Gold Mine is an institution for most Singaporean students here, as well as SIA crew in transit. For those of us not studying in the wilderness of West London, it's a pilgrimage that must be undertaken, every time a friend comes into town demanding halfway decent Chinese food, or when the cravings for roast duck hit. Clientele here is overwhelmingly Singaporean or Hong Konger, which says volumes for the place. Reviews in Time Out and other local outlets have largely overlooked it in favour of splashier establishments, and as a loyal patron I'm torn between indignation on its part and being somewhat grateful it isn't more crowded than it already is. 

The roast duck here isn't for the faint of heart or the hater of fat, because the thick, translucent layer of duck fat is what makes the duck here so sinfully good. Drenched in the accompanying sauce, it's the perfect accompaniment to a steaming bowl of rice. In all the time I've visited, quality has slipped only once when a duck I took away was undercooked, but a quick zapping in the microwave took care of the problem.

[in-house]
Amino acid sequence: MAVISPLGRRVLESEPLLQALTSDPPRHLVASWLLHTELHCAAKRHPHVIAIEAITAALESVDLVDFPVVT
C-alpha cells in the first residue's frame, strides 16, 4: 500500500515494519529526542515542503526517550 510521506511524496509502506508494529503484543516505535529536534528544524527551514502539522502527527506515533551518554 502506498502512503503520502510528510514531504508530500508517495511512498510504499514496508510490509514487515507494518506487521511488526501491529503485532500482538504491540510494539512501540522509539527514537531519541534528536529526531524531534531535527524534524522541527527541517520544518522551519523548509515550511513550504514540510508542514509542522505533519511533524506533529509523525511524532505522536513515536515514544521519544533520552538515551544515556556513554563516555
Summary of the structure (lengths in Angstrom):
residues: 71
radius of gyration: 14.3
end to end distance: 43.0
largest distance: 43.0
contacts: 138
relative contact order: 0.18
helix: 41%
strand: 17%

It's usually just duck and rice for me here, but an extra indulgence would be the Japanese tofu in minced meat. Mildly spicy, it's served piping hot in a claypot, and the sauce is a wonderful counterpoint to the duck, accentuating the sweetness of the meat.

Gold Mine, 102 Queensway, London W2 3RR 

Friday, 18 January 2013

Kitchen W8